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Analysis: Trying to make sense of Pyongyang's provocations is a bit like reading tea leaves.
LONDON, United Kingdom — When North Korea commits one of its periodic acts of aggression or provocation — such as the latest shelling of a South Korean military base, or the torpedoing of a South Korean warship earlier this year, the nuclear test explosion and the missile it fired over Japan last year, the rest of the world is left to guess about its real intentions.
Is this latest provocation just another attempt to draw attention to its demands? Is it a ploy to win more aid or concessions from the international community if it promises to stop to behaving badly?
Or is it something more sinister, perhaps a sign of a power struggle within the country as the ailing Kim Jong Il prepares the way for his untested son to assume the leadership?
No one outside the ruling inner circle knows for sure because North Korea is a great big black hole for the international intelligence community and the foreign news media. America's intelligence services rely primarily on satellite and communications intercepts to warn them that something is happening there but apparently have no spies within the regime to tell them what the leadership is thinking.
The news media have even less to go on. Other than an occasional organized visit to North Korea as a tourist, or the rare staged events to which foreign media are invited, such as the recent celebrations to introduce Kim Jong Il's son, foreign journalists have no access to sources inside the country. So they often rely on think tank “analysts” who can offer little more than educated guesses on what is going on in the black hole.
Global coverage of this Korean crisis reflects that fact. The news media simply does not know why North Korea bombarded the island.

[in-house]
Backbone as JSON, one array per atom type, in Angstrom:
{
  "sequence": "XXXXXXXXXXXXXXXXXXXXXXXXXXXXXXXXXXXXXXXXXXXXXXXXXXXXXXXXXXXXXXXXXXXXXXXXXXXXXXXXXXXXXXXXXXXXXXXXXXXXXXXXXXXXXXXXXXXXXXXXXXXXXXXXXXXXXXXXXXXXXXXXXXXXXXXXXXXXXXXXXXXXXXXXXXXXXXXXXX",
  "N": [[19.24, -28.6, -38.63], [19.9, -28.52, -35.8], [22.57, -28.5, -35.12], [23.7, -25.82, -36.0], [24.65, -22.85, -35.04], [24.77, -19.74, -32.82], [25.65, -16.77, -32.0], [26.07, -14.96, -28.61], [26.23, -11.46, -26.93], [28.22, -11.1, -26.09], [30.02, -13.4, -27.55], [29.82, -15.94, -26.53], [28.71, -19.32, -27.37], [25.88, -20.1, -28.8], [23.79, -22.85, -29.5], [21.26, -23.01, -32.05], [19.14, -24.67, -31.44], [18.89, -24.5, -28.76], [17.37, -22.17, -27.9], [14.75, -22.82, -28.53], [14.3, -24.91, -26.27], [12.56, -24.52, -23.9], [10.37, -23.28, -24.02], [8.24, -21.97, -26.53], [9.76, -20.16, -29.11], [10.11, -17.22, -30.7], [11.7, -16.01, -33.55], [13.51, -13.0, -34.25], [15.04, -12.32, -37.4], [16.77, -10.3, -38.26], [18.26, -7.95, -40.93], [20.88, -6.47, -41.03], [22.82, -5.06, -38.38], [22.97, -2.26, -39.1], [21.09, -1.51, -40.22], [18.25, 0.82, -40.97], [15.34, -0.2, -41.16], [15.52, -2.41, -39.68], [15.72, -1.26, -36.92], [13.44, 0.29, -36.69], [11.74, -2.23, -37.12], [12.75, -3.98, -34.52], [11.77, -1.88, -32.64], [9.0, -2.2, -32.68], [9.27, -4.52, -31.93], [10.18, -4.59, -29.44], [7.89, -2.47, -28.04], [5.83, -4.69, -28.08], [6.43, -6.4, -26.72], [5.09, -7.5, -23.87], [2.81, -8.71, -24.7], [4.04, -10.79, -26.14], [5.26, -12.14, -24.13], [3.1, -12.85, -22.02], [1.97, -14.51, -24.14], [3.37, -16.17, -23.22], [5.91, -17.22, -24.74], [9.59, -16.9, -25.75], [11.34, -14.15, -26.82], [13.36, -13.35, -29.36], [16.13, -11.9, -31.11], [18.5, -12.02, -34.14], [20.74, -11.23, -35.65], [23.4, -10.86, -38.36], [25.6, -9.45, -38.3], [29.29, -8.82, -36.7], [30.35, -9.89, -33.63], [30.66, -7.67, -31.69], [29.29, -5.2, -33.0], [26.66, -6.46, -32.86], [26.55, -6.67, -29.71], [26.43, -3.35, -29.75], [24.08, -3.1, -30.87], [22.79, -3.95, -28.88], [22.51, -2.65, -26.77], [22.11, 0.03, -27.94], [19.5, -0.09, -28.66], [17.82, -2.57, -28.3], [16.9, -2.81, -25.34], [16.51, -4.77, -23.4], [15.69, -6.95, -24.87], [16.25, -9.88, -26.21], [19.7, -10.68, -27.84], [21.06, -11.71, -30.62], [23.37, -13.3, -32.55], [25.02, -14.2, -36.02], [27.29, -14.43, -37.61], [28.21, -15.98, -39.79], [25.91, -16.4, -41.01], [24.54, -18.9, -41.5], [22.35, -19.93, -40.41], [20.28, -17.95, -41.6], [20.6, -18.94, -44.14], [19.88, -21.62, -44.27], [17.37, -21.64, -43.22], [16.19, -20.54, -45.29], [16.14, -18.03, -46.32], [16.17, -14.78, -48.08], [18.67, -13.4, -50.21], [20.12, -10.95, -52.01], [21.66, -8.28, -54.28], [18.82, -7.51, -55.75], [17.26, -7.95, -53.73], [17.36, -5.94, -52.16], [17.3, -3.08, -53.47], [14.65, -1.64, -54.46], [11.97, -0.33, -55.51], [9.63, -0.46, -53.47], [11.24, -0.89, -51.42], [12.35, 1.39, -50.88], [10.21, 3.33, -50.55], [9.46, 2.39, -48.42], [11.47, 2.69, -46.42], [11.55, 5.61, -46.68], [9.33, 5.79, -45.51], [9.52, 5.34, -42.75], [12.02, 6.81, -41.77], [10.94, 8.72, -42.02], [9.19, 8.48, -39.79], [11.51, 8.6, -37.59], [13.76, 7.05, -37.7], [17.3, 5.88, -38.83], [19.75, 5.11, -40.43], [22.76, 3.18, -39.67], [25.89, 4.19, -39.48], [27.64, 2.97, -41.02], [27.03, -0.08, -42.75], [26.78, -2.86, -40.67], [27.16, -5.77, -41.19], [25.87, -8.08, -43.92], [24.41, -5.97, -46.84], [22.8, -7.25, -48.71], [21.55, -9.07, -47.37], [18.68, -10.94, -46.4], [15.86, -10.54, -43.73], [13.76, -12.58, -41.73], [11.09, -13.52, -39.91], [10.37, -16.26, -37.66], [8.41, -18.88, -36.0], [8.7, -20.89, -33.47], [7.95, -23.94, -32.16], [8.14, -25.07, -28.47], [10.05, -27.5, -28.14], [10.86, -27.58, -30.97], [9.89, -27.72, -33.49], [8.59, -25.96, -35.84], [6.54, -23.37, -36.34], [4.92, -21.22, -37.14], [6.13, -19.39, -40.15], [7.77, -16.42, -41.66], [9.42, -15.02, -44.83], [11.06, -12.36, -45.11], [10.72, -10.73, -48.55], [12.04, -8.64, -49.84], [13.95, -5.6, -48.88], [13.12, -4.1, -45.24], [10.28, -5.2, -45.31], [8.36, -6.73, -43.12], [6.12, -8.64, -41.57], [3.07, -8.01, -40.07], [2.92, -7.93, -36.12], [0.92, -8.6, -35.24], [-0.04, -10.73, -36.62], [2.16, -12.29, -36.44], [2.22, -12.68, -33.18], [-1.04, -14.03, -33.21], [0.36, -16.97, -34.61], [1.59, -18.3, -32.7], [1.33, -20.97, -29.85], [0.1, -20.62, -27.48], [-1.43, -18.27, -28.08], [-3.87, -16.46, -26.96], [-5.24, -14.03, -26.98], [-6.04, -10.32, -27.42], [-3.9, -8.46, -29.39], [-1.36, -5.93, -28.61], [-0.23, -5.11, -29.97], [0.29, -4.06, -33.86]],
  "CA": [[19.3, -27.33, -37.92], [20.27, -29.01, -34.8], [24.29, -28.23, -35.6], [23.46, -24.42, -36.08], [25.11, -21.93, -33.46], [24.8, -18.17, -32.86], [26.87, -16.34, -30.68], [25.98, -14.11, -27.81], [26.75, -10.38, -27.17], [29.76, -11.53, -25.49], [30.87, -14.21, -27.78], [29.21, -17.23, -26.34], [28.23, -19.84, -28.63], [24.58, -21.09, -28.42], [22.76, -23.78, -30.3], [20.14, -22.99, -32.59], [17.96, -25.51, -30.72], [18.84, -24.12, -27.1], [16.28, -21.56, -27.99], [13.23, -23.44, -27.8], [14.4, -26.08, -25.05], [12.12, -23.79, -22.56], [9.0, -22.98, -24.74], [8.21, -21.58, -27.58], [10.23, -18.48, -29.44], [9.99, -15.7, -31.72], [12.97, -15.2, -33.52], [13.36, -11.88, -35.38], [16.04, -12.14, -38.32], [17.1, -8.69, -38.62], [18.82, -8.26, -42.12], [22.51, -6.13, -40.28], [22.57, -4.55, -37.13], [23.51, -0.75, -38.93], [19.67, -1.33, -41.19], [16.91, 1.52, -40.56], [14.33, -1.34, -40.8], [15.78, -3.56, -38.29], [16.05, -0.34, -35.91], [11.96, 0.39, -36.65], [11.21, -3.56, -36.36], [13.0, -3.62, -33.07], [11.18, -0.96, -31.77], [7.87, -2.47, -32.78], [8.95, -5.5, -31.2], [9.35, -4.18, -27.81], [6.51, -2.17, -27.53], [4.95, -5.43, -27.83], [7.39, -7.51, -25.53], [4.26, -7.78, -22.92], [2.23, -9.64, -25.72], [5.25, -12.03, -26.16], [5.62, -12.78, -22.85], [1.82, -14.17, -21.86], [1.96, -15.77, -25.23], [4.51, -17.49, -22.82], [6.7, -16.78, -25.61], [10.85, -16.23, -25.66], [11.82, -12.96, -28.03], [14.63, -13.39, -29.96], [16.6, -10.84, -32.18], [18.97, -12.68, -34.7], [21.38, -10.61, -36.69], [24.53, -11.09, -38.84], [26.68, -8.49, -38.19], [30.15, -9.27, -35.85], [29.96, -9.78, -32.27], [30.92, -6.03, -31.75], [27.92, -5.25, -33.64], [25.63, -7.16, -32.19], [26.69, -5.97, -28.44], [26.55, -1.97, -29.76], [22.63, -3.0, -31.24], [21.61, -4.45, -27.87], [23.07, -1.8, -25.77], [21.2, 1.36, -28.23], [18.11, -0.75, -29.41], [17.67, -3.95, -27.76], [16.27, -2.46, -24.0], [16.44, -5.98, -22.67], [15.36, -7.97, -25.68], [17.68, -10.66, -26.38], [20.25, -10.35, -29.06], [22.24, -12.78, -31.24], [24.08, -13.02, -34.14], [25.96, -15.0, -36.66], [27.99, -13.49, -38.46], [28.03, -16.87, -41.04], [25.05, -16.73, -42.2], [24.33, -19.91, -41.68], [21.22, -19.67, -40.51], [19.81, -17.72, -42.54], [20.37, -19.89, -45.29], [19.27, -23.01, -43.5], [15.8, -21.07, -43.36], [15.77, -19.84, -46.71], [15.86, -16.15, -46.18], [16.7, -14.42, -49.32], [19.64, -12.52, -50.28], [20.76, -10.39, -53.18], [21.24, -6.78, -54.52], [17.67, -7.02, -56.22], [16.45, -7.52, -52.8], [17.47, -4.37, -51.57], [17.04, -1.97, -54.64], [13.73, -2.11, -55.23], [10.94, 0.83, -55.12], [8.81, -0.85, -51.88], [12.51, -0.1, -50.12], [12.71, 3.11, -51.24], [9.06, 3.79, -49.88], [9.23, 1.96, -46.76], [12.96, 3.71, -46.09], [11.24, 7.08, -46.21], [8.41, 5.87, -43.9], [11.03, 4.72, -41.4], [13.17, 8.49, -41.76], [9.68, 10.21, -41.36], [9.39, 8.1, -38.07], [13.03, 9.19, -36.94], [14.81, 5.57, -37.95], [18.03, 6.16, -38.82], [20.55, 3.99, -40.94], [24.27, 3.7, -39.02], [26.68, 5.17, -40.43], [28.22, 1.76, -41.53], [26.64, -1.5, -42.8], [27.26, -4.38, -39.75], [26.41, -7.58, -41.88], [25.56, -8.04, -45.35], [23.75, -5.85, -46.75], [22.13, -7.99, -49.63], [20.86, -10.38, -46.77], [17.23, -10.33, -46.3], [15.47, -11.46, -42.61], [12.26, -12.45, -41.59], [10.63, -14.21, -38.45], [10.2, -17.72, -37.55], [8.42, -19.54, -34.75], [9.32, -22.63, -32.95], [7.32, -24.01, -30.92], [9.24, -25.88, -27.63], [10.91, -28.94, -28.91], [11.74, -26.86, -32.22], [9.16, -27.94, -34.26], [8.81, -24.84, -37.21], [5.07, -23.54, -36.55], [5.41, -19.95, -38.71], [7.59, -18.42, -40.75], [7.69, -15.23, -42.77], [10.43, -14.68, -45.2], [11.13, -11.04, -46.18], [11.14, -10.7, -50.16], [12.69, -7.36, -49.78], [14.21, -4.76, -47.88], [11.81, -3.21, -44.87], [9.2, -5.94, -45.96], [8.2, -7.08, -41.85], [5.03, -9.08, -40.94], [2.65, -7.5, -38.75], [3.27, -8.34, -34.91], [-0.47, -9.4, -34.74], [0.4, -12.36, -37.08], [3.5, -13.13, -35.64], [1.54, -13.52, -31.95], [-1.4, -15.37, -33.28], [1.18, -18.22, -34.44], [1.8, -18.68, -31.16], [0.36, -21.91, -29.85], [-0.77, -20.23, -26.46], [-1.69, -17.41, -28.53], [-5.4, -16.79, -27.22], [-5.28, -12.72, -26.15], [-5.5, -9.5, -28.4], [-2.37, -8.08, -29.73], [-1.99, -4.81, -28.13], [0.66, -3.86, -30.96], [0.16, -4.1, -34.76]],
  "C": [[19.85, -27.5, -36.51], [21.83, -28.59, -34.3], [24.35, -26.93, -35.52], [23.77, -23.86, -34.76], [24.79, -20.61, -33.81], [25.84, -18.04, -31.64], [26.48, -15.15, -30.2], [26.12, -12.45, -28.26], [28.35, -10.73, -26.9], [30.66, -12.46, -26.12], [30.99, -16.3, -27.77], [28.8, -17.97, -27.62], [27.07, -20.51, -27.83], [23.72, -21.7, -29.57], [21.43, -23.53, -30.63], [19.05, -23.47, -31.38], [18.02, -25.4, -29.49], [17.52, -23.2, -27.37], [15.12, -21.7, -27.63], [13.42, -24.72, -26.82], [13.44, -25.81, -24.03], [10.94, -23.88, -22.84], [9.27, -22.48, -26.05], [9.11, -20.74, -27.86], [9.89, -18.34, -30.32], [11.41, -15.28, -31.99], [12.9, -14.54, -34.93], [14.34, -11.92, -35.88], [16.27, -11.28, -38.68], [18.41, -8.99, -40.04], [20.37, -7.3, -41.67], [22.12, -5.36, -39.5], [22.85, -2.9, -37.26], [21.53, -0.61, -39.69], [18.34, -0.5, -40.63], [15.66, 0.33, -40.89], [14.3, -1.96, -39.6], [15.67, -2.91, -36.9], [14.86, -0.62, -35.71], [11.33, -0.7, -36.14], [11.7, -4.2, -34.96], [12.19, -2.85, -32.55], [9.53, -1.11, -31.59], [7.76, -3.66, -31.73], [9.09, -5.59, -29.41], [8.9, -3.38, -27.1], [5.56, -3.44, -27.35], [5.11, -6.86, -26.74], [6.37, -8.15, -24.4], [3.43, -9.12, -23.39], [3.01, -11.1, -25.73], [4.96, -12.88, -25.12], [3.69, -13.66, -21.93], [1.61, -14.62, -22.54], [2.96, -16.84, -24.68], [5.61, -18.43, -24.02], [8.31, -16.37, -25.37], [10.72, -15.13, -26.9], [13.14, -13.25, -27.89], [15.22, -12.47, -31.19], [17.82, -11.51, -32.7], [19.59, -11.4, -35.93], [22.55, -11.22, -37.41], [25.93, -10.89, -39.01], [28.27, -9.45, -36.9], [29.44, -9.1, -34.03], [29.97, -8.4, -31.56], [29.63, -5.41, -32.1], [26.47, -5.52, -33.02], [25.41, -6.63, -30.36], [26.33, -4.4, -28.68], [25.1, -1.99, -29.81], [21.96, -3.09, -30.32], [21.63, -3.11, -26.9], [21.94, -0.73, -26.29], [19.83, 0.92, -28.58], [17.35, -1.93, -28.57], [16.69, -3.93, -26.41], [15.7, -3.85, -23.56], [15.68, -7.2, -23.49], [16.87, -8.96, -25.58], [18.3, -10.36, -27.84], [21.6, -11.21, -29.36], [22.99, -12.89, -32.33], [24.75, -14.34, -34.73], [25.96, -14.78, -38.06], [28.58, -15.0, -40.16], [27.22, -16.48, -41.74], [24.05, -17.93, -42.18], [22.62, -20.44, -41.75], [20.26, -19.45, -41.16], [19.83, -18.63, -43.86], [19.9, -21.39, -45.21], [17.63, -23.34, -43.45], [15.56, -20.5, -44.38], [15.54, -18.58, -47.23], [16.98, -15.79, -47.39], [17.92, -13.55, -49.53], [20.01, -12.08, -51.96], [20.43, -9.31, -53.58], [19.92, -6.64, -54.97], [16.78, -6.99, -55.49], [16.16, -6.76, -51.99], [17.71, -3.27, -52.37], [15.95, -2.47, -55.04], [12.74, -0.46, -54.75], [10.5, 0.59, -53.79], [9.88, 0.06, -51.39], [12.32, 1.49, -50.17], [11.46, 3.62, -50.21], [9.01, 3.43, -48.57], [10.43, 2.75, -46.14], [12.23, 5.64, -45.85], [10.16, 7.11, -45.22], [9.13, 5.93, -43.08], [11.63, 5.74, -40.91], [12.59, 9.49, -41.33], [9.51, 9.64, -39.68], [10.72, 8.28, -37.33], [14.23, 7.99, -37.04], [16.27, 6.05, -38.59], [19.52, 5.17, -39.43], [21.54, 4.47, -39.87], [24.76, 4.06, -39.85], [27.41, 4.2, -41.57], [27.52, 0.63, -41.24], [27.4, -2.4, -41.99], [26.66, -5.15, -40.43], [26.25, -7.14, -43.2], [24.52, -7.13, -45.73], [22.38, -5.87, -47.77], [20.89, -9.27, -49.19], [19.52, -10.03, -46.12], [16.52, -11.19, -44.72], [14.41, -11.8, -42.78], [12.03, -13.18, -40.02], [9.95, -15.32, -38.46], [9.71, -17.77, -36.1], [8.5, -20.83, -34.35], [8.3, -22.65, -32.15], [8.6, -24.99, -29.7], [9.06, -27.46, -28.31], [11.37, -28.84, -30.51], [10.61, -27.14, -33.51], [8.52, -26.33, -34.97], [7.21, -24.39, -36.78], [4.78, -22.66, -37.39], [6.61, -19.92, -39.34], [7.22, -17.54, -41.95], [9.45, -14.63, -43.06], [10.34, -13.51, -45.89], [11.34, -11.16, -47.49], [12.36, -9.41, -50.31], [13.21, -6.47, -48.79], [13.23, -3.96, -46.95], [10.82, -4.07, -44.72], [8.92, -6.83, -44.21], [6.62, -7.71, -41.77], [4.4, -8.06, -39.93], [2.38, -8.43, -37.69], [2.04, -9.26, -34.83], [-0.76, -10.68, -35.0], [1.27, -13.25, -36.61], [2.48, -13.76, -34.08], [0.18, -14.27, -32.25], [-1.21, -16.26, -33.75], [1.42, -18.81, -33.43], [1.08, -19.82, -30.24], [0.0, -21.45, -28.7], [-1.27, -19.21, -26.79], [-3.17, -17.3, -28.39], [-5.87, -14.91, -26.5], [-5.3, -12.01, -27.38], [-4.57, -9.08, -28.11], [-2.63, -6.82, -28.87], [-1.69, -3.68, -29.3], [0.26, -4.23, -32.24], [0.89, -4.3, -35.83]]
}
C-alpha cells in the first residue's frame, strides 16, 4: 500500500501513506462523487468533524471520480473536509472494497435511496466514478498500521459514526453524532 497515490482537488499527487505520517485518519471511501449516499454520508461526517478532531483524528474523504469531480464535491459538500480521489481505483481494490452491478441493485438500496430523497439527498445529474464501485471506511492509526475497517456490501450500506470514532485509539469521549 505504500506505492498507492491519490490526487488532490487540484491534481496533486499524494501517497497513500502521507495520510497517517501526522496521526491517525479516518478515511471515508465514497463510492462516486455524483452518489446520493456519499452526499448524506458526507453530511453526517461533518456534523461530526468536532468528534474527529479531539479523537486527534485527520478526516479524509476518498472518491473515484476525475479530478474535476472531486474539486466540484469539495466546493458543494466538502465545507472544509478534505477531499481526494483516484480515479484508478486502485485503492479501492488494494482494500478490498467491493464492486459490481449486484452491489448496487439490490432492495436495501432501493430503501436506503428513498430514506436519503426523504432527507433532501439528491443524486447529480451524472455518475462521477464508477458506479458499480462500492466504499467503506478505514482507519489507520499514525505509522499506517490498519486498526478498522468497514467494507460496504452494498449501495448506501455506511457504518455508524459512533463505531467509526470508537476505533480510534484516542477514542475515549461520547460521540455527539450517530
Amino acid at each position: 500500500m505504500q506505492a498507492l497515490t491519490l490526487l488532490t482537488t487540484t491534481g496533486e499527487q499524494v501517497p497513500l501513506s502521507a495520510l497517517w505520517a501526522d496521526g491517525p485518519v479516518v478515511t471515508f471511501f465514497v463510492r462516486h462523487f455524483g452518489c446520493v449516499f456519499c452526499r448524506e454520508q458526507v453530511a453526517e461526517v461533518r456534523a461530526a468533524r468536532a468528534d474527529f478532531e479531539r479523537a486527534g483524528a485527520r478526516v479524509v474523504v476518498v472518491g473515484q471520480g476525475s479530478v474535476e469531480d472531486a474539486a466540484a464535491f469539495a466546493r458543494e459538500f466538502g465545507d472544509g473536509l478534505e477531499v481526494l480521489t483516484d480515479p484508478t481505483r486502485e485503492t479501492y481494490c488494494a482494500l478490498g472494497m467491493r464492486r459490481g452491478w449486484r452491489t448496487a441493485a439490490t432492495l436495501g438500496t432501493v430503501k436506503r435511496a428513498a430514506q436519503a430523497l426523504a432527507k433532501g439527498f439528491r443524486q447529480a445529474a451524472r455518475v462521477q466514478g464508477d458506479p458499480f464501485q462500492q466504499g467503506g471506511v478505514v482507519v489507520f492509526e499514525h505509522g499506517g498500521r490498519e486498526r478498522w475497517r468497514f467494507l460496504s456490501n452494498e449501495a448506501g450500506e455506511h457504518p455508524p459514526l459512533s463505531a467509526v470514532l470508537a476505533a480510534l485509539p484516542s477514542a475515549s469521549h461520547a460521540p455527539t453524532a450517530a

• The big three American networks ran the story high on their evening news. They all used similar news agency footage of the attack and interviews with think tank analysts who didn't have a clue but made impressive sounding comments such as, “There will be no winners if this escalates.”
• ABC lucked out because Barbara Walters had scheduled an interview with U.S. President Barack Obama, but the most she could get from him was, “We strongly affirm our commitment to defend South Korea.” Quotes from other administration officials made it clear the administration wants to damp down the crisis.
• Most newspapers gave more background and context but relied, like the New York Times, on analysts who admitted that “trying to make sense of these seemingly random and often violent acts is a bit like reading tea leaves.”
• Other newspapers around the world gave less prominence to the story and ran, or rewrote, reports from the wire services that told the reader “who, what and when” but not “why.”
• North Korea is certainly the darkest of the world's information black holes. However, there is another — Iran — that is potentially more fraught with danger.
Iran is a more open society, but because there are competing power centers within the government, it is difficult to predict what the Iranian regime might do. Does Iran really intend to produce nuclear weapons? Does it hope to reach an eventual settlement of its 31-year dispute with the United States?
More reporting on the Iranian power struggle in the news media might help Washington make better informed choices when deciding how to handle a country that is undoubtedly America's number one foreign policy challenge.
With the newly empowered Republicans in Congress talking about the “military option,” it is more important than ever to know the intentions of the Iranians, and equally useful to know how they read America's intentions. Iran may be somewhat easier to understand than North Korea, but it is still a black hole that could suck America into making a terrible mistake.